Bookish Matters

The person, be it gentleman or lady, who has not pleasure in a good novel, must be intolerably stupid.

—Jane Austen, Northanger Abbey

Monday, October 18, 2010

Letter to Henry James

Dear Mr. James,

Your ghost story, The Turn of the Screw, has left me, how shall I say, underwhelmed. The protagonist, the governess, keeps crying how the ghosts are evil! dreadful! depraved! but you give very little explanation of what makes them so evil. Is it because they're ghosts? Yes, when the dead stick around it is unsettling. Is it because these ghosts were sexually promiscuous while they were alive? Certainly not something to laud, I agree. Is it because they were acting above their station, these low-class ghosts, in making friends with the upper-class children? Uppity ghosts should not be tolerated. But evil?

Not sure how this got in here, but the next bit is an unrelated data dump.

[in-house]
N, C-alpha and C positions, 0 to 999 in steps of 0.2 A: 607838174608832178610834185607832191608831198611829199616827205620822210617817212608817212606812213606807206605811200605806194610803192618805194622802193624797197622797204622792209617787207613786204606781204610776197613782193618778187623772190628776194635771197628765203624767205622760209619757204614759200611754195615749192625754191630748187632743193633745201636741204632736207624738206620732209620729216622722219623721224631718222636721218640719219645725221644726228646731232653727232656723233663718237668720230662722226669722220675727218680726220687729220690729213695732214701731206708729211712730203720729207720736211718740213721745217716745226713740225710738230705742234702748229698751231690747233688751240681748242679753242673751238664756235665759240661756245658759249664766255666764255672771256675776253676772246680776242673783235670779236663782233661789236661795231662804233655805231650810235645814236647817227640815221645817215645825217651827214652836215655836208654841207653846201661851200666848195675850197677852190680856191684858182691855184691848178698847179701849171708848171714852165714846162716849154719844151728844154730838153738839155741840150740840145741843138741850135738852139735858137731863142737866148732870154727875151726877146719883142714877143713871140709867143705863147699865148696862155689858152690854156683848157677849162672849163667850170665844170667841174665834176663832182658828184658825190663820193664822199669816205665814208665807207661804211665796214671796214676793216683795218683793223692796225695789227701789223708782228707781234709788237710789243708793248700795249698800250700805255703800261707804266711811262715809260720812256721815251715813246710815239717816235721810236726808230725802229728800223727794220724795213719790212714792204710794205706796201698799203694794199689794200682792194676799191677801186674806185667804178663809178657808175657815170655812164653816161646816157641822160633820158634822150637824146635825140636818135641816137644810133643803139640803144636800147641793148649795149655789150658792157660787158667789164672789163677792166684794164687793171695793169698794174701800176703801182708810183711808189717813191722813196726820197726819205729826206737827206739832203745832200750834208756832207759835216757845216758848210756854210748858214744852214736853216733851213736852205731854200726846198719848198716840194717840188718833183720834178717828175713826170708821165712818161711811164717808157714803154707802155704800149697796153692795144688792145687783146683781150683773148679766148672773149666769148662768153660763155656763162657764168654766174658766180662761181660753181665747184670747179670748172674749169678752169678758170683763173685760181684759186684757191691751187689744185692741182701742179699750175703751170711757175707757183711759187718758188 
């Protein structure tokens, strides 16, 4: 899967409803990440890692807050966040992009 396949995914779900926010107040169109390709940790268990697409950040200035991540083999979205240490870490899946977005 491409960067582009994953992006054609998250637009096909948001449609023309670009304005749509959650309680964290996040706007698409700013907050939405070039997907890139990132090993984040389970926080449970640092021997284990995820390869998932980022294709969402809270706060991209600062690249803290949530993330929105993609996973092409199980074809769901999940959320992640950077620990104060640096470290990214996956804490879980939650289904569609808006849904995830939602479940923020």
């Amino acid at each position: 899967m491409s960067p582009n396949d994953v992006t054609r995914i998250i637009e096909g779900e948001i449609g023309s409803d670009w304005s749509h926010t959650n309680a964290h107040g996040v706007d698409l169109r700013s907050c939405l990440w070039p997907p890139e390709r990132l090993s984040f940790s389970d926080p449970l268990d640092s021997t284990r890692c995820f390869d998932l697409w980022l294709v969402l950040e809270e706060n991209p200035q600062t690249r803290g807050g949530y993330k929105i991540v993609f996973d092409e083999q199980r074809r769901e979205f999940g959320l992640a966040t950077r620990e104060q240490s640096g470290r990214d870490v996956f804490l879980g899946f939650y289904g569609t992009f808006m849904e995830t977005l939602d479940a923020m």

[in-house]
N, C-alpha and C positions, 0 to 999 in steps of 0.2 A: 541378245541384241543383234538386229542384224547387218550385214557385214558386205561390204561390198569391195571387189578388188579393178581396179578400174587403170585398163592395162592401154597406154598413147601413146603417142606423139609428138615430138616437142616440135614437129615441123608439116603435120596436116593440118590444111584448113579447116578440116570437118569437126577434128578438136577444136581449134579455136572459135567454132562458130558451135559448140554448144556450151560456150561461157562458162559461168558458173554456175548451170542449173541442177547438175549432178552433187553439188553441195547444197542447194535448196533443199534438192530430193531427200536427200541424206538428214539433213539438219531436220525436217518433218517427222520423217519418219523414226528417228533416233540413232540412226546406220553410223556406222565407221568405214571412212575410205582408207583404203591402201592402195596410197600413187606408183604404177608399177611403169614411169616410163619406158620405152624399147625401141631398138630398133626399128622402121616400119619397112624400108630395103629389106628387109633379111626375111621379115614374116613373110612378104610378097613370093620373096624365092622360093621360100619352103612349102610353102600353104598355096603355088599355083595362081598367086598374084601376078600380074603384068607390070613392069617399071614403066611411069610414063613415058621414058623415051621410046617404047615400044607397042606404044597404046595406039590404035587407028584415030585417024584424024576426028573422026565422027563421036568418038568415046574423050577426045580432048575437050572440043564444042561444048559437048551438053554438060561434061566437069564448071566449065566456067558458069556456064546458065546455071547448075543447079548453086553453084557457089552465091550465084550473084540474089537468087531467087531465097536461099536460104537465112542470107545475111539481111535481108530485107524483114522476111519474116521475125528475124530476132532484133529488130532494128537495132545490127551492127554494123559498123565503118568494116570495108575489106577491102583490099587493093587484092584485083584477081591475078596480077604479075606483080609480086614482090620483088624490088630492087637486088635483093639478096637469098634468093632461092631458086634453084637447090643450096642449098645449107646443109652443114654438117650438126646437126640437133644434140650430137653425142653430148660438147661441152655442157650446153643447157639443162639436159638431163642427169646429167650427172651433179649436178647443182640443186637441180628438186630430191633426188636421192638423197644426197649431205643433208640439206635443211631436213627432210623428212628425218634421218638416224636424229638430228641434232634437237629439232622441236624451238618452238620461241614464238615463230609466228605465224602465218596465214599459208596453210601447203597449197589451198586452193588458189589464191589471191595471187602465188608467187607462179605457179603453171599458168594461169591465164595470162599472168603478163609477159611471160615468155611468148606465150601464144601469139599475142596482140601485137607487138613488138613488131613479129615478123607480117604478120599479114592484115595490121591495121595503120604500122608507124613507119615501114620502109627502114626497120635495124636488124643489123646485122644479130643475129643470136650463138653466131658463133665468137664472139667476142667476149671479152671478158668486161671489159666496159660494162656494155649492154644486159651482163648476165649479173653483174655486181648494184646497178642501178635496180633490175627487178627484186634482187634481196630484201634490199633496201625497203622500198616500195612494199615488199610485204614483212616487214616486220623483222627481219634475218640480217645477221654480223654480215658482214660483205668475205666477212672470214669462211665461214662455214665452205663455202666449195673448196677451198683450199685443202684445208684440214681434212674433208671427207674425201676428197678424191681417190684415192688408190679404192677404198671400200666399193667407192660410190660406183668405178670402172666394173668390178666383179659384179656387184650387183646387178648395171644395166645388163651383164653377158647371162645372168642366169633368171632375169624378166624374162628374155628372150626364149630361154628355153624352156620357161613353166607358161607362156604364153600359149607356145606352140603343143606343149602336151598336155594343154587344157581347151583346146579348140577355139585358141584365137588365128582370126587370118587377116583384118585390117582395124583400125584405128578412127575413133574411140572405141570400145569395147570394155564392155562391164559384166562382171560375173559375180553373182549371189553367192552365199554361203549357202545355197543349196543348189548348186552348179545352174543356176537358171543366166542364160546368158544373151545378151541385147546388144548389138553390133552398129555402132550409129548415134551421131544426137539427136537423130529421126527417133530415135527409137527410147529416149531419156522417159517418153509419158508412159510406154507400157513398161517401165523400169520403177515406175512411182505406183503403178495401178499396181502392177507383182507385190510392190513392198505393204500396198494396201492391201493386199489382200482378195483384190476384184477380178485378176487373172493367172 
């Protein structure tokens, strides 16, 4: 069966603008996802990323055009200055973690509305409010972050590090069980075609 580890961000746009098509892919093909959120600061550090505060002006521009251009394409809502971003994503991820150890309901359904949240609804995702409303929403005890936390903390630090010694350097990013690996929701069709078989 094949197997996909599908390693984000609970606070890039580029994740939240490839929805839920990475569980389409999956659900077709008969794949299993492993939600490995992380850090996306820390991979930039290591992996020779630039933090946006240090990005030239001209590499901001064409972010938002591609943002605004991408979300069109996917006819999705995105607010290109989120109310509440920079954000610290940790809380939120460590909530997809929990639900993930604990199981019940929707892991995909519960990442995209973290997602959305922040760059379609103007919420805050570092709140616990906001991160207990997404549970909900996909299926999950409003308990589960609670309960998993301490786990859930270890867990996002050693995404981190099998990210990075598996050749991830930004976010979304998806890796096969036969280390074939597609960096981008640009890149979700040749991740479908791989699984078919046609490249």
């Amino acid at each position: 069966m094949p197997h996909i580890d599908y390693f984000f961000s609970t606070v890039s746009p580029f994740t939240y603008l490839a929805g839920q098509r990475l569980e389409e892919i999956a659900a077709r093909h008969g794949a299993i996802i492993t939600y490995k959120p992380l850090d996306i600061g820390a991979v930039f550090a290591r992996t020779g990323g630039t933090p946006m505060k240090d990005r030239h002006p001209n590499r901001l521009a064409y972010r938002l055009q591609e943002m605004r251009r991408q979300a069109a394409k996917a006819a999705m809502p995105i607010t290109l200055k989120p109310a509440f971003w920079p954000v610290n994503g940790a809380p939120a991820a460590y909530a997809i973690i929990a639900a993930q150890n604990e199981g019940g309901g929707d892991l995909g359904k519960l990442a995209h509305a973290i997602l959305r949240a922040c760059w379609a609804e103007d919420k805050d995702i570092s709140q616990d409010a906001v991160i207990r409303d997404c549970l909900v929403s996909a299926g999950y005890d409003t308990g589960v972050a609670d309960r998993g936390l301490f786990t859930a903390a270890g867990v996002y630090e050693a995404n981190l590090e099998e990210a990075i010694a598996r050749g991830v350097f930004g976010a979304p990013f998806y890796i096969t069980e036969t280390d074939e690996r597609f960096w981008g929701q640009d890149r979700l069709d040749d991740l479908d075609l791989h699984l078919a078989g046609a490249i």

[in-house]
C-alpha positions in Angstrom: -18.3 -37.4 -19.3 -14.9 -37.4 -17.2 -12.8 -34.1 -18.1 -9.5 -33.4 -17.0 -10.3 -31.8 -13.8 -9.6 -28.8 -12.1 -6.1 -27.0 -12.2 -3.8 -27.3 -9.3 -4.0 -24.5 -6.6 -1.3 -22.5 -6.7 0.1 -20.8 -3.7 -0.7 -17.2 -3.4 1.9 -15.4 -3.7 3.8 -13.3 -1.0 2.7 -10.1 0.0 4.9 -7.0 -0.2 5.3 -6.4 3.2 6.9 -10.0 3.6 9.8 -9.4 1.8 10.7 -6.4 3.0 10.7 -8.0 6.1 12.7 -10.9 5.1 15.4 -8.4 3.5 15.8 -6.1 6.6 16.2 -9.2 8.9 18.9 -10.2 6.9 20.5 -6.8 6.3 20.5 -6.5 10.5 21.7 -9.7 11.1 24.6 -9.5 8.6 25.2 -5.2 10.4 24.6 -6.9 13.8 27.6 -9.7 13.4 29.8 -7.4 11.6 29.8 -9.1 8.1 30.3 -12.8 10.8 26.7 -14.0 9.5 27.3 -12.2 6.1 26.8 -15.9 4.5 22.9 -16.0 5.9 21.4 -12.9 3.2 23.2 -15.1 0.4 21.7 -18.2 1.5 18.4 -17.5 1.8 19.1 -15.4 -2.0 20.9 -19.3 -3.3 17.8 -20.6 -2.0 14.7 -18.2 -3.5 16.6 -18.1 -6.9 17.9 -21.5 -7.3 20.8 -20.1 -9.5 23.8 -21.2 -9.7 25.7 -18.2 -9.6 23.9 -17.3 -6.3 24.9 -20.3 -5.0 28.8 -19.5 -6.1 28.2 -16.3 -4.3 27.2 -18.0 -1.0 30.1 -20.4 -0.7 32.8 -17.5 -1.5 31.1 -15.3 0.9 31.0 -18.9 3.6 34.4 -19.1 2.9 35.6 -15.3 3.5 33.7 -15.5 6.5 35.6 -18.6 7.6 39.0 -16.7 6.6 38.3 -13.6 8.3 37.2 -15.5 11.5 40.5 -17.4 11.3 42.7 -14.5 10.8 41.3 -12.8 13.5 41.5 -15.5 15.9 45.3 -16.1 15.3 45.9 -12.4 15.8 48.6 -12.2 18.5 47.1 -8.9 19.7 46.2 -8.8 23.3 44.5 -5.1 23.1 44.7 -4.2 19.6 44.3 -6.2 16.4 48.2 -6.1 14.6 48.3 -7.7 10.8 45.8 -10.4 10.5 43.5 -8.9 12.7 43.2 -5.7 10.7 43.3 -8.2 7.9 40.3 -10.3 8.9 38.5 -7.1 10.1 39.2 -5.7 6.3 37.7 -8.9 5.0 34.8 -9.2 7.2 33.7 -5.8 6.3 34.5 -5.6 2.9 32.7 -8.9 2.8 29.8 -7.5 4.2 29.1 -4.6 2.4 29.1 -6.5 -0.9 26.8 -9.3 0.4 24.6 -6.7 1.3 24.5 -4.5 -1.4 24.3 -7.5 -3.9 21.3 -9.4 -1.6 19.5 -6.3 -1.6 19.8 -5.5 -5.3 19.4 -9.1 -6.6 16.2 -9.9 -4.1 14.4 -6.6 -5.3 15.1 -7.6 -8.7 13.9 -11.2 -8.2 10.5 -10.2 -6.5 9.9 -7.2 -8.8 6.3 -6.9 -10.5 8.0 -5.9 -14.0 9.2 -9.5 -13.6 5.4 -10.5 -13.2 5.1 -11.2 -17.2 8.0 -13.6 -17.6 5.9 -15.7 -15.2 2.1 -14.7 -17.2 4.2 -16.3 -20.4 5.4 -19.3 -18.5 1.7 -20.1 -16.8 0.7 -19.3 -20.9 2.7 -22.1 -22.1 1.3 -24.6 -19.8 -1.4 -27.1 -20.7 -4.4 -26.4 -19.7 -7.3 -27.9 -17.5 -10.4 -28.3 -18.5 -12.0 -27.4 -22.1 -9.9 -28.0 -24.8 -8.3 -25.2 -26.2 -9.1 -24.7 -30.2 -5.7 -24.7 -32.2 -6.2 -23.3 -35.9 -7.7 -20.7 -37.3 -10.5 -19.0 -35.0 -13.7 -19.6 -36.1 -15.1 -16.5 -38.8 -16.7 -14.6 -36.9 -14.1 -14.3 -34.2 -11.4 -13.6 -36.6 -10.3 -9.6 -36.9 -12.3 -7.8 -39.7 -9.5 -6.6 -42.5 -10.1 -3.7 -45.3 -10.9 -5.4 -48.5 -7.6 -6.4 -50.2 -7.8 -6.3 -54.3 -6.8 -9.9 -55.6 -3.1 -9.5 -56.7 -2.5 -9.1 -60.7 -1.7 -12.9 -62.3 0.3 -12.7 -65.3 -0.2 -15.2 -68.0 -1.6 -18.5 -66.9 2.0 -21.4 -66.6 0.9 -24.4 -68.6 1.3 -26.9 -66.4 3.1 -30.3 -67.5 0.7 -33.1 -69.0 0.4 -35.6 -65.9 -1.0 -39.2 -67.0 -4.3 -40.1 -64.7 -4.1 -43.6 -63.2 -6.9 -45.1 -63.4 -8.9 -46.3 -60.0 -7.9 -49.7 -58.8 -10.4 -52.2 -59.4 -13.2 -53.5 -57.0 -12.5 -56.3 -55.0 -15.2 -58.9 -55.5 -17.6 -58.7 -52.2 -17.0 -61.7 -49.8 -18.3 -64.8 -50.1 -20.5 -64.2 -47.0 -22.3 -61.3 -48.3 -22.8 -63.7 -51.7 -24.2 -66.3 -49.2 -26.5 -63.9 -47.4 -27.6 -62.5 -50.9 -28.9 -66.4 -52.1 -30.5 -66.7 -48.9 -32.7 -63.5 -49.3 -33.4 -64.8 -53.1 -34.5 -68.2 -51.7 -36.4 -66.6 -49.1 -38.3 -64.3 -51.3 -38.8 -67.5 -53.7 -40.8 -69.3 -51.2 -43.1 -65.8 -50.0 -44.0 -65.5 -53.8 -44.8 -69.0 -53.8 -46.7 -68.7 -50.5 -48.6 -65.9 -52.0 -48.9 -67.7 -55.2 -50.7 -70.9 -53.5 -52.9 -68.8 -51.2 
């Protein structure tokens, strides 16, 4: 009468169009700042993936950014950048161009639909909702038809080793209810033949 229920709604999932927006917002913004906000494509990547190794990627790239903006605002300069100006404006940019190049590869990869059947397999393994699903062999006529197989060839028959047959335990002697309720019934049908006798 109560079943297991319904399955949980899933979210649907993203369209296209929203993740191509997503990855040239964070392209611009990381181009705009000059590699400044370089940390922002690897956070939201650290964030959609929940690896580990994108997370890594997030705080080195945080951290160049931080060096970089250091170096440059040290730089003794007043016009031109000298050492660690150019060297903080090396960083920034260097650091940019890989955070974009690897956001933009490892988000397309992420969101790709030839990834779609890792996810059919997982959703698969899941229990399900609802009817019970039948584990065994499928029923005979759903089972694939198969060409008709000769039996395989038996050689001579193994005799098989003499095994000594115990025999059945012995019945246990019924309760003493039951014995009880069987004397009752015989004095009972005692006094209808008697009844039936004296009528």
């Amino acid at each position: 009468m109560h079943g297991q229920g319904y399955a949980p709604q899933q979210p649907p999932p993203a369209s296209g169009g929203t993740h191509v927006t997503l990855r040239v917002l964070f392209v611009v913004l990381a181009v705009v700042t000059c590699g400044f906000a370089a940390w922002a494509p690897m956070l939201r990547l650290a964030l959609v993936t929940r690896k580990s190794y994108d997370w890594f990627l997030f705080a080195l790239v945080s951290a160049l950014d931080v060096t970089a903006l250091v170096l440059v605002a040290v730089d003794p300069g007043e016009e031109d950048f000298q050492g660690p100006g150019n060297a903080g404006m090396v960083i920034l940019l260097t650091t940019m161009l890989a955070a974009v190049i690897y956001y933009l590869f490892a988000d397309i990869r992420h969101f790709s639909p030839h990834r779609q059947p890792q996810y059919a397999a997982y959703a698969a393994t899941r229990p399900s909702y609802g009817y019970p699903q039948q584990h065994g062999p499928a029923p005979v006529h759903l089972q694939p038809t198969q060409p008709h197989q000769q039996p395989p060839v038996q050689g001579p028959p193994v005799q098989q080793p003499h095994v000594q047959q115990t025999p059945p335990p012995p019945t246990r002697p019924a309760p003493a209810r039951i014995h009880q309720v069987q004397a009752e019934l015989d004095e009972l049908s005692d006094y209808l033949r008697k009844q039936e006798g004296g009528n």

Well, they look evil! your governess cries. I could see the depravity in their eyes!

The male ghost had red hair, whiskers, and wore no hat. Oh the depravity, he wore no hat!

The female ghost wore mourning clothes and was quite pretty. Sinister, very sinister!

I'm sorry, Hank (may I call you Hank?), but you're going to have to do better than that if you want me shivering in my boots. Your evil is all together too vague.

Yours truly,

P.S. You use too many commas.

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